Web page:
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teenager because of lack of space and boundaries, harder with a smaller brother around. we don't get the privacy, but we're grateful for what we do have. we utilize the microwave. we learned to cook out of a microwave instead of a stove and we go down to the sunshine rescue mission. they have help a great deal. my husband left me. he left me in the hospital when the baby was born, and never picked us up. six weeks later i was laid off from teaching. we had this house paid for. this is where we've ended up. we've fallen through the cracks completely. i miss our home, space, my children had beautiful rooms, their own rooms. >> the biggest challenge especially when we first took over is create a safe environment for everyone.
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we're right on route 66. and this motel before we took over had a lot of drug and alcohol activity here. one of the families that was living here, they had a six-year-old daughter, they were in this room that we're in now, and one night a gentleman came to this back window and just crawled in through the window looking for his drug dealer and stepped on their six-year-old's bed. of course, they chased him out and that was really scary for them. >> the residents now, they're their own neighborhood watch. that's where the sense of community and building a community was really important. >> i'm out doing our dishes. we don't have the sinks to do them in. so i do them in the bathtub with tubs. >> if it wasn't for laurie and this program, we would be out in the streets. we wouldn't have a roof over our heads.
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i'm bipolar. i've got ptsd. and i had to go out and panhandle just to survive. >> in the past motel rooms we didn't have no stove. >> i served my country, and my son gave his life for this country, and yes, it was embarrassing me for me to go out there and ask for help. i was working a part time job, but with my health and stuff, i'm not able to do that now. i do a little painting here and there to help with the rent. my girlfriend works hard. she works five days a week at denny's as a server. we scrape by, but we get by now. it's a lot better now. i have my good days and my bad days. but just knowing we have a place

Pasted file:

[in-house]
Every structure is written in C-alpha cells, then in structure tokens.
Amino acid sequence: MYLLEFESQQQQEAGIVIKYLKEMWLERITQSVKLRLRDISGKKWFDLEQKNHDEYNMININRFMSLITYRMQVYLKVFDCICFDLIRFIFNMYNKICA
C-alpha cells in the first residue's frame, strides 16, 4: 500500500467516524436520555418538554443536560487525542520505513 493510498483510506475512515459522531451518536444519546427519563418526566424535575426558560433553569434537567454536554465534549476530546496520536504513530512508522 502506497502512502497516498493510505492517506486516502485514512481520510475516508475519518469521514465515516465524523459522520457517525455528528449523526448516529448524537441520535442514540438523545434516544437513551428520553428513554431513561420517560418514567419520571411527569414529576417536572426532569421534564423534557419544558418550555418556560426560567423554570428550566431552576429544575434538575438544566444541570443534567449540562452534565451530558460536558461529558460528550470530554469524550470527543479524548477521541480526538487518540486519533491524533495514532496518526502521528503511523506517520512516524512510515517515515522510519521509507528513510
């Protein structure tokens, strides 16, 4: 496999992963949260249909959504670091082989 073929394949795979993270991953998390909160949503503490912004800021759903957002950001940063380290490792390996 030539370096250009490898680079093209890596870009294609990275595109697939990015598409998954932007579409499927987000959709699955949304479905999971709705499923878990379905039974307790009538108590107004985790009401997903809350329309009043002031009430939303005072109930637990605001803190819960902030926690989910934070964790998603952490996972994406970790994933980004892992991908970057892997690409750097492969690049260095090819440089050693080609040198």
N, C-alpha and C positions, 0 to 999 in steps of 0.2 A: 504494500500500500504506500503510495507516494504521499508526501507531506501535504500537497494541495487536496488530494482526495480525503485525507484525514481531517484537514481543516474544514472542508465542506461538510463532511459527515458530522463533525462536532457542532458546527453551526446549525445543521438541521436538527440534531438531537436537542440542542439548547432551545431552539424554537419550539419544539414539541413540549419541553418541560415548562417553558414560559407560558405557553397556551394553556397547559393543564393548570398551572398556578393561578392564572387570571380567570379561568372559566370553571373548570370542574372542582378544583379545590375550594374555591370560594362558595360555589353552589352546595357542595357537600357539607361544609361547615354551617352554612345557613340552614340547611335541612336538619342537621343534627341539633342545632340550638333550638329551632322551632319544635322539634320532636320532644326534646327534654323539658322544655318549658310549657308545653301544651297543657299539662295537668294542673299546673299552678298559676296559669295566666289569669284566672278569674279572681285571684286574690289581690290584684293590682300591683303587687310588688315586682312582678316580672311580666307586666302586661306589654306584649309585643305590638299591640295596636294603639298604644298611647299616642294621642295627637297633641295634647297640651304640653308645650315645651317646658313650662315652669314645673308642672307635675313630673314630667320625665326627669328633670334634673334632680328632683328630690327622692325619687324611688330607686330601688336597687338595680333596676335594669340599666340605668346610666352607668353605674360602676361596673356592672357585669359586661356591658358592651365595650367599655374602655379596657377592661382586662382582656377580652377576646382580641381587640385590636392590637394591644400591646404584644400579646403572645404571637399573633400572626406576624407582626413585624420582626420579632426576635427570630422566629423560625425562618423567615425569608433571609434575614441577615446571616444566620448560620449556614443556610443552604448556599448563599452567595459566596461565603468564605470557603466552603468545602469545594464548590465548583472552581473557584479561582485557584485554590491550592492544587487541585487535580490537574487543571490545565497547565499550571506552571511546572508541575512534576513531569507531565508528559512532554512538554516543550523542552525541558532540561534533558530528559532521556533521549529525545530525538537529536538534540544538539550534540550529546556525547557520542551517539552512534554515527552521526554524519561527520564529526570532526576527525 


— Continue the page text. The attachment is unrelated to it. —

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over our heads we don't have to worry about being homeless, and we have food in the refrigerator, it's a big relief for me. >> to the normal person it might not look like much, but it's home for us. >> they all have a different story. they have a commonnalty where they're working homeless. they all have different reasons of how they got there, and what their background is. they are all just looking for a better life. >> from a strong woman leading the way on route 66, we head next to meet a young woman who has learned to travel her own distinctive path.
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only on al jazeera america. >> our look at women leading the way and cutting their own path takes us to southeastern wisconsin where lisa fletcher met a young woman who is defying the limits imposed on her body to become the most popular girl at school. >> ari, ari is a celebrity. >> she is extremely smart, over all she's just a very sweet little girl. >> aria martin is in the first grade. but as her dad helps her get
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ready for school. >> are your glasses on? >> yeah. >> things are noticebly different. >> i'm so pumped up. >> all right. >> here we go. >> whew. >> ari has what is called sma. spinal muscular atrophy. it's a disease linked in with muscular dystrophy. basically her muscles will get weaker as time goes on. >> time is up. >> up, up, up. >> unfortunately, she can't sit up. she can't walk. she can't crawl. even breathing problems. she has a hard time breathing. sa